Finally, and probably the biggest change of all, in middle school, I really didn’t want much to do with people. My plan for the future was to work with animals and live somewhere far away from civilization, where I could not be found. All I could think about were animals; in fact, I would often pretend I was an animal in my head. After watching Lord of the Rings, I saw how relatable the human-like characters were. I felt happy when they were saved from the orcs and felt devastated when they were murdered or when their villages burned. In Freshman year and during a quarter of Sophomore year, I took Spanish classes and loved it. During my time there, I realized I wanted to be a translator or an interpreter, not only because I was good with languages, but I also wanted to help people understand each other. Besides this, I started to gain a great interest in current affairs, hoping someday to help those suffering from around the world. Seeing other people in pain has always made me sorrowful, so I have made it my goal to help those in need from all across the globe and make the world a better place than when I discovered it. After all, as quoted by Galadriel:
“Even the smallest person can change the course of the future.”
Someday, I want to make an impact so large that I will be in the history books as one of the greatest activists of all time. I have made it one of my goals in life to try to stop the “orcs” of the real world — hate groups or big businesses that don’t care — from destroying the beauty of our world in which we live. Just like Sam quoted at the top of the page, I strongly believe there is still much good and beauty to behold in life, and it’s all worth fighting for.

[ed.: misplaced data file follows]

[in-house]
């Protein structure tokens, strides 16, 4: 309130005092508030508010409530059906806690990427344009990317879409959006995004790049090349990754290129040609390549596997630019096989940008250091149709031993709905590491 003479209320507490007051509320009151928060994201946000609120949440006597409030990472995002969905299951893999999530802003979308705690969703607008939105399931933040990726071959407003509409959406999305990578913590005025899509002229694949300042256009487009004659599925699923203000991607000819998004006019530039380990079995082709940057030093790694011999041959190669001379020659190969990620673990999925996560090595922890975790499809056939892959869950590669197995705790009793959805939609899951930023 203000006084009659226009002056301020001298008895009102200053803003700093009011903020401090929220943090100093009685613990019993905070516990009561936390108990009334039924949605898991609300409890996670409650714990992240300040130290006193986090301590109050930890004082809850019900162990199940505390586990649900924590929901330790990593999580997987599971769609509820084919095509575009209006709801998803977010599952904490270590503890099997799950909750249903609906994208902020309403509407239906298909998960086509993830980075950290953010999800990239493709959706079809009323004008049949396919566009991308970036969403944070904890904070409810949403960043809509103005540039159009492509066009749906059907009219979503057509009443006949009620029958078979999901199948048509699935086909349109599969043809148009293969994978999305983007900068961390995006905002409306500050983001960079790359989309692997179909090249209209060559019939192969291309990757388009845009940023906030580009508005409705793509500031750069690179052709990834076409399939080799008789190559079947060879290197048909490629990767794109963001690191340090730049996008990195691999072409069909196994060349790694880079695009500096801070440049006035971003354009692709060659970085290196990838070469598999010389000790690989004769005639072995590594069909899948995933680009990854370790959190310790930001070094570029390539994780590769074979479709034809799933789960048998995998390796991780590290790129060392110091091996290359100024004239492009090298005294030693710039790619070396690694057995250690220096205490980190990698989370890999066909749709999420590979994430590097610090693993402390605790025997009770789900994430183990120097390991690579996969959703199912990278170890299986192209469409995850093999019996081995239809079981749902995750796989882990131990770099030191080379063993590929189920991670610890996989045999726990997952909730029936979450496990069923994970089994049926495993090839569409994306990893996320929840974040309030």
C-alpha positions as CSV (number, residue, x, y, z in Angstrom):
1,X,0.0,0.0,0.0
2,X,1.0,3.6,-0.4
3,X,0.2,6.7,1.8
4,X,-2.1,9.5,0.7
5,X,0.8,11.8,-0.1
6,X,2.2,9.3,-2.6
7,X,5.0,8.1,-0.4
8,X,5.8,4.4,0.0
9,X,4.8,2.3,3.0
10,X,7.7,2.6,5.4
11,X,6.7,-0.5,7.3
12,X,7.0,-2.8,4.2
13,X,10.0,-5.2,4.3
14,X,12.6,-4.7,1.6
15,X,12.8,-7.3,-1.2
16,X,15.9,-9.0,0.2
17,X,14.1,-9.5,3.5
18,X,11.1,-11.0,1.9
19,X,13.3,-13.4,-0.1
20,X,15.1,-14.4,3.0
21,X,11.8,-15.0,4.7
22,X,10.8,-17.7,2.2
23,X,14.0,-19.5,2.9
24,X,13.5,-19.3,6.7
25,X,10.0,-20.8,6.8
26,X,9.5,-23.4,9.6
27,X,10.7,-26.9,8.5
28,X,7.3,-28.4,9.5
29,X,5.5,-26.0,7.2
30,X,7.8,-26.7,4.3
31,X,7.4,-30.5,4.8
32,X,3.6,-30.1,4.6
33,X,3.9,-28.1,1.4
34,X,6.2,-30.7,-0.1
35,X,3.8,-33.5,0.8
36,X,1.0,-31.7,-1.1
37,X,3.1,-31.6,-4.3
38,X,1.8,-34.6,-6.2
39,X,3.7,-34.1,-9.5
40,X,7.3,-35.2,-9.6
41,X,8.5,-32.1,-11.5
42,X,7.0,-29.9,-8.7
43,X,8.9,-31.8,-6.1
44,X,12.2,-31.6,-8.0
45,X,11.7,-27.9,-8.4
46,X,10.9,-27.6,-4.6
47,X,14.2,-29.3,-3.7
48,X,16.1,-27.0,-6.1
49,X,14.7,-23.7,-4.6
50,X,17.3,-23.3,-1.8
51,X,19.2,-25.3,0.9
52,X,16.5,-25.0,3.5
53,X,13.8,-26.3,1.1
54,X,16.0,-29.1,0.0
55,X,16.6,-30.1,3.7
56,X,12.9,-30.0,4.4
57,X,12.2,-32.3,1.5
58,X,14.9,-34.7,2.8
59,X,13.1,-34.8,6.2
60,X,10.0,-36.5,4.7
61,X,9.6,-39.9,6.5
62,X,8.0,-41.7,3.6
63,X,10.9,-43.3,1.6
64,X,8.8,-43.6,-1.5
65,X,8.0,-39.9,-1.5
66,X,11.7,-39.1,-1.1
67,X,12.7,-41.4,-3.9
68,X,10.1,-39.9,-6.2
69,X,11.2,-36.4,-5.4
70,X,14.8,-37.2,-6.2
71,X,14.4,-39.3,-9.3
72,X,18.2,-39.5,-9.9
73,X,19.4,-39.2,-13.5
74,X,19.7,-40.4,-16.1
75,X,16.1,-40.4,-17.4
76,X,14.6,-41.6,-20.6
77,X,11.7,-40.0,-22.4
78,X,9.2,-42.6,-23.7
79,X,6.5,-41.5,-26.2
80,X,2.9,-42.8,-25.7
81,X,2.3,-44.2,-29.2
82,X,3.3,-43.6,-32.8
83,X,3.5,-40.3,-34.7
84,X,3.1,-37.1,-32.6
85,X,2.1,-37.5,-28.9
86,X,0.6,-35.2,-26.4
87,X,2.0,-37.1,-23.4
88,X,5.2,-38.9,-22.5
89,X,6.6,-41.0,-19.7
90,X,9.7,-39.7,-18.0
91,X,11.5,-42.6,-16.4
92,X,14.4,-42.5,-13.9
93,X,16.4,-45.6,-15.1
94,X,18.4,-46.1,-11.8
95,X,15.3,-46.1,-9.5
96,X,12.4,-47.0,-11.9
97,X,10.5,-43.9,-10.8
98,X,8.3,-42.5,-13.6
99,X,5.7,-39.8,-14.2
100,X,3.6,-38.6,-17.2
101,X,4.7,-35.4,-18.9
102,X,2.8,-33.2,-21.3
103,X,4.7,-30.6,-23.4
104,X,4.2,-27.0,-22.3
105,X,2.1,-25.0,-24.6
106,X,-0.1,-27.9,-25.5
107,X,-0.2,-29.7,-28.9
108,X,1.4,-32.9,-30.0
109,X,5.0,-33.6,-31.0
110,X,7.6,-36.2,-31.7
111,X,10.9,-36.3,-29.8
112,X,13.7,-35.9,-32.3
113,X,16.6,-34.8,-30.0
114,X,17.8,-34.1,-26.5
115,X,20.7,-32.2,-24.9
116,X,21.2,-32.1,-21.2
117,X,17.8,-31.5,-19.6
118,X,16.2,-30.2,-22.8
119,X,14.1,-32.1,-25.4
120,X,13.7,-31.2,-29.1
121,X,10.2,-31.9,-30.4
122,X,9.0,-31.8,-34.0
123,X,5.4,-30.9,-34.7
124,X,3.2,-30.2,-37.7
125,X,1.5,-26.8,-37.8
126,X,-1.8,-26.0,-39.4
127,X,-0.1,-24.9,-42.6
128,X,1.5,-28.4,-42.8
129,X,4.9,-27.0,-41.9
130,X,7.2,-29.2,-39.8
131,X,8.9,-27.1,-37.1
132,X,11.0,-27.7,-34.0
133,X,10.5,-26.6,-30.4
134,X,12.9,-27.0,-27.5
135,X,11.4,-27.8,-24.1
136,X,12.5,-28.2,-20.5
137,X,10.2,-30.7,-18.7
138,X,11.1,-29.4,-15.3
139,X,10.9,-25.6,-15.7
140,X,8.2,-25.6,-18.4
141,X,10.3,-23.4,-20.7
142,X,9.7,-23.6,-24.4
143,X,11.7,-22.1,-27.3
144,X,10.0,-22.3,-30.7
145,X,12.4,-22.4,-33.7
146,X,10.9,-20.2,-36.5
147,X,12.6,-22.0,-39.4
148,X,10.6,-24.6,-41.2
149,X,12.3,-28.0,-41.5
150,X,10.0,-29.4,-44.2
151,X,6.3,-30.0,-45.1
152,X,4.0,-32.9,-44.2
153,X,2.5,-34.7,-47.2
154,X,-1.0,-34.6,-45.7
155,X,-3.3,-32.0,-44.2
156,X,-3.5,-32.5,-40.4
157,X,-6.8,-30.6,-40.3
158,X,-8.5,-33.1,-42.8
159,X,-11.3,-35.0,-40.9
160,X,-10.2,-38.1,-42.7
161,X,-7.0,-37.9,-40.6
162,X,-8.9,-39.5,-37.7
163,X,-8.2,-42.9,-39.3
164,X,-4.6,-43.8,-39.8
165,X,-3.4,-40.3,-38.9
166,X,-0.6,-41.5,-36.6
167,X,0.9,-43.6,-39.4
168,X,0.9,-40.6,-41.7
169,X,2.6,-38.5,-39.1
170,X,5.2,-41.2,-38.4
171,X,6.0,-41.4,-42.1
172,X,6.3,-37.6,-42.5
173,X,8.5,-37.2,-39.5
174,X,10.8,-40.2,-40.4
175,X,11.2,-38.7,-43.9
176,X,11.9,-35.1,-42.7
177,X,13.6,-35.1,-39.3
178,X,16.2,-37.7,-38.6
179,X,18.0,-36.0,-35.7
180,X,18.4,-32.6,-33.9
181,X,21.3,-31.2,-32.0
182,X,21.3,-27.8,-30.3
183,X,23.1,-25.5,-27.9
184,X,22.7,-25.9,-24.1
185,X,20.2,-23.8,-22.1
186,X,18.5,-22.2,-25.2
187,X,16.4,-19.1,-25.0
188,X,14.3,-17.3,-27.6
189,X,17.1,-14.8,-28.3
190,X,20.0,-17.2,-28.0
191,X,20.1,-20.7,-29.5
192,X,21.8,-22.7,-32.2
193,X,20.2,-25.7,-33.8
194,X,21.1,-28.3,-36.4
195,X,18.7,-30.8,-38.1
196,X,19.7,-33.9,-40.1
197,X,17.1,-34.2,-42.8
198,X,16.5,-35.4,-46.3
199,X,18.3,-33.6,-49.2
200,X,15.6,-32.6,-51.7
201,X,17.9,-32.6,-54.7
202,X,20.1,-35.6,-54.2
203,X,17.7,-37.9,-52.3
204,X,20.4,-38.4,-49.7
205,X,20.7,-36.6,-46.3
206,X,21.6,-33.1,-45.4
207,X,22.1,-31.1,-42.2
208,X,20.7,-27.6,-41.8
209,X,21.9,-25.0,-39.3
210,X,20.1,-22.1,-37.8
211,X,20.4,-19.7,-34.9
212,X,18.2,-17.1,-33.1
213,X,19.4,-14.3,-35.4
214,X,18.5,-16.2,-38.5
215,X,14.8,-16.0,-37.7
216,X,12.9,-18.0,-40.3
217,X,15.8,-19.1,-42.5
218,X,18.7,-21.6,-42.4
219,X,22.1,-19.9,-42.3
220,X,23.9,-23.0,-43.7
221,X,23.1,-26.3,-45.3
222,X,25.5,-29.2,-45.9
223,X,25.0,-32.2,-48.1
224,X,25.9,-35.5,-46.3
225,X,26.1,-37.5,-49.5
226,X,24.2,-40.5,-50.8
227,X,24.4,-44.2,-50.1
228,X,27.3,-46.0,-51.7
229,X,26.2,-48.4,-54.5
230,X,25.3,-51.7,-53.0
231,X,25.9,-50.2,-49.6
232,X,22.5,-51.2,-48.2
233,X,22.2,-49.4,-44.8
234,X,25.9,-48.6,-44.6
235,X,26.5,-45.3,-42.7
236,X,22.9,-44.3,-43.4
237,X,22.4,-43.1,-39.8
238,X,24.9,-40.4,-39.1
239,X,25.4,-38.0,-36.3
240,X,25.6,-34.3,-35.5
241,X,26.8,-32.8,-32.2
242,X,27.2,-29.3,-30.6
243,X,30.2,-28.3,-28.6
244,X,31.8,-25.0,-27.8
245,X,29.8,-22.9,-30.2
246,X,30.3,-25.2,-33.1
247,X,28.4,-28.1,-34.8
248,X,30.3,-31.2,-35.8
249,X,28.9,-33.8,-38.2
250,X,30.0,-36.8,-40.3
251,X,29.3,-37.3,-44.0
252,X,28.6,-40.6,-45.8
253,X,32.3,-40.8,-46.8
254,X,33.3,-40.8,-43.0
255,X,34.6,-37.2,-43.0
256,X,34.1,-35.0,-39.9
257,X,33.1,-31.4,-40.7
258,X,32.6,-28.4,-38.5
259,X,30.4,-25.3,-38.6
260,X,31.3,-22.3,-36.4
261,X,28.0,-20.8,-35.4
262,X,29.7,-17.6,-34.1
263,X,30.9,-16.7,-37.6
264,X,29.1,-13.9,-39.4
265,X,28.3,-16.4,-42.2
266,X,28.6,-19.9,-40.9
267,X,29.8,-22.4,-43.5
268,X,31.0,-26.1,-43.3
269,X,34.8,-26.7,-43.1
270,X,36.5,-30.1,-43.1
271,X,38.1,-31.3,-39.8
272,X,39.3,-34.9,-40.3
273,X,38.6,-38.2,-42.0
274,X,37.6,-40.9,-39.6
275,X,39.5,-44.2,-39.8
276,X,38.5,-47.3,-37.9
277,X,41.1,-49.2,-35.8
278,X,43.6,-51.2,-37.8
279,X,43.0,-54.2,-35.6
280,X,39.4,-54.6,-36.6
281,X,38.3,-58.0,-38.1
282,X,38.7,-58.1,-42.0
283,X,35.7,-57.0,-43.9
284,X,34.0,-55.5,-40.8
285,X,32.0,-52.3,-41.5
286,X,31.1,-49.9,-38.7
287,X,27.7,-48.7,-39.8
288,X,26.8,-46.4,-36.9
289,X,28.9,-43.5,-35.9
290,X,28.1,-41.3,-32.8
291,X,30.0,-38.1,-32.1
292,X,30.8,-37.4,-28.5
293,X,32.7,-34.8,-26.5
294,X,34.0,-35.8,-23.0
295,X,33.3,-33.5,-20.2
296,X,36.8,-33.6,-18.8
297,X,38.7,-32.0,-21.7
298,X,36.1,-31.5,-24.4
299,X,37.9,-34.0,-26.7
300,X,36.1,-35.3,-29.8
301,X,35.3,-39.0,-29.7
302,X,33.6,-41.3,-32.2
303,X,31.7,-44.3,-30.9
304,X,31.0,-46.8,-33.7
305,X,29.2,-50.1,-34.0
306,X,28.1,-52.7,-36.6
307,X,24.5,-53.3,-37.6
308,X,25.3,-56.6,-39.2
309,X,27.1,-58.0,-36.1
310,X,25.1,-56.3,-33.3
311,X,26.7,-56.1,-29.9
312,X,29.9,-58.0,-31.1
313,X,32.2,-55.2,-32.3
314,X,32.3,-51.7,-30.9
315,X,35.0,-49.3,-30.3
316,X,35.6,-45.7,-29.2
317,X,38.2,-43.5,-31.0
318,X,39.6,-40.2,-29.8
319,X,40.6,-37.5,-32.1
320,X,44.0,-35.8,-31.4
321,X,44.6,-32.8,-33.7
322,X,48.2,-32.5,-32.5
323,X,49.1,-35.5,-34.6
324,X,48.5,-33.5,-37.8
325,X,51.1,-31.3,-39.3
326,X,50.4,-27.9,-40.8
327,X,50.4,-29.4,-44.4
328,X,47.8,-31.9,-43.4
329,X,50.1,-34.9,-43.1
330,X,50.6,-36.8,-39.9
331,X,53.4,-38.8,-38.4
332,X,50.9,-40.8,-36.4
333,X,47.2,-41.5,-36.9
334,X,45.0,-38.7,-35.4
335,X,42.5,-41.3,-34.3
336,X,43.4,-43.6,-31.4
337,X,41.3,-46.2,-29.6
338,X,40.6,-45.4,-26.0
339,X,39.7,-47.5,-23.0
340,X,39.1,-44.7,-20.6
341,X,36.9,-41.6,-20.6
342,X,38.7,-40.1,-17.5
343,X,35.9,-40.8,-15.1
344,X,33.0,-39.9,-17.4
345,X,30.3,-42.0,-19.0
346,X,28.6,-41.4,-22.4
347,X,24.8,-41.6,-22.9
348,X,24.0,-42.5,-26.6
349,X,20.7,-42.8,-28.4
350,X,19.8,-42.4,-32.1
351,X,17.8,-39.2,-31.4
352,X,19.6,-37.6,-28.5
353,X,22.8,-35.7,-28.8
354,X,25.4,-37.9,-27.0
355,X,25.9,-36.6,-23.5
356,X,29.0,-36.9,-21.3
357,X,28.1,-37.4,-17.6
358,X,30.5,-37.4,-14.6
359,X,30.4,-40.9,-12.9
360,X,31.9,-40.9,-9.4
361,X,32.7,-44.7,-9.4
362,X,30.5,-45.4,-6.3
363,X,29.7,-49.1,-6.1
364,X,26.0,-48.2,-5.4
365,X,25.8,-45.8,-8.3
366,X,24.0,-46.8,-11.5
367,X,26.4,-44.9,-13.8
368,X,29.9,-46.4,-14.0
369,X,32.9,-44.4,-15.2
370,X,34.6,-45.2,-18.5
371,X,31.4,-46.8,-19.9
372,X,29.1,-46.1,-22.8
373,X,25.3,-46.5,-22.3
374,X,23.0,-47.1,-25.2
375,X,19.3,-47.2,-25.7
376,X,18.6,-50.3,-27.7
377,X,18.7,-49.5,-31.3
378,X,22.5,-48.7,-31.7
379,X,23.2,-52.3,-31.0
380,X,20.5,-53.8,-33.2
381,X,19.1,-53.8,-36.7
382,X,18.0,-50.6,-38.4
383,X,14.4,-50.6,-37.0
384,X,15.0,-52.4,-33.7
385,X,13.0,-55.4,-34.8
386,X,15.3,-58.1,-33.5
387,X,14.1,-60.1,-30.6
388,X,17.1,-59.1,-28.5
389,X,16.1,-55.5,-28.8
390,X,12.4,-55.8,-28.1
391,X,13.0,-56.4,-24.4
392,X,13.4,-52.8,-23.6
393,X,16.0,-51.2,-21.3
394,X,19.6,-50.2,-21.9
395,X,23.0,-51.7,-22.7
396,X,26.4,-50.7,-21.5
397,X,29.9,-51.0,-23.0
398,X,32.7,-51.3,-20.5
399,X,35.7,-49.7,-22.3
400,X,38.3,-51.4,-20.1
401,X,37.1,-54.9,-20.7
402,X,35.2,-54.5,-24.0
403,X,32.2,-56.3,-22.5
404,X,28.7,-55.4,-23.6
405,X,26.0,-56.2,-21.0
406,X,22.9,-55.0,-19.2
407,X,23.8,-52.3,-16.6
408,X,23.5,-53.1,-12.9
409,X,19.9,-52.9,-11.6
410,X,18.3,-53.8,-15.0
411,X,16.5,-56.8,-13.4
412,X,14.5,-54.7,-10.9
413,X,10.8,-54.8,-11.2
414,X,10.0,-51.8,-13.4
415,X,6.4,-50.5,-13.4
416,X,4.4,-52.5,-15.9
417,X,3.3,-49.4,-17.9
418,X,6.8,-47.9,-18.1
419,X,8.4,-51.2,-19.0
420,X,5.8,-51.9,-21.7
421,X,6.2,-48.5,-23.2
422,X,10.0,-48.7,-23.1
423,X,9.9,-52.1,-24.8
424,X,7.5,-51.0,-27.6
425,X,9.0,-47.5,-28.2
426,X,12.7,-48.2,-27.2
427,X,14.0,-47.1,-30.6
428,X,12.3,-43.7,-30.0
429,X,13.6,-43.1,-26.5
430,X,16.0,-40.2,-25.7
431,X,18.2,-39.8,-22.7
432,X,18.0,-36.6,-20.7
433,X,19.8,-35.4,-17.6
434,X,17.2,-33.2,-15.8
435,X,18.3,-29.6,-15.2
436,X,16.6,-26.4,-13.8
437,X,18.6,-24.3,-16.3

In a way, I have become much like Frodo. During my time in high school, I became far wiser, happier, more open-minded, confident, trusting in myself and found a new purpose in life. Like Frodo, I feel as though I have taken a grand adventure myself and learned many things on the way. Although instead of traveling through the Mines of Moria and up Mount Doom, my adventure stretched from Honors Band in Petoskey to Interlochen in Traverse City and then to Brazil. On my journey, even though I never met any elves, dwarves or wizards, I have met people from different towns, states and even different countries. To me, magic is everywhere, you just have to keep an open mind and an adventurous heart to see it all.
I hope at the end of all my adventures, my fate shall be as this quote goes:
“I thought up an ending for my book. ‘And he lives happily ever after, till the end of his days.” — Bilbo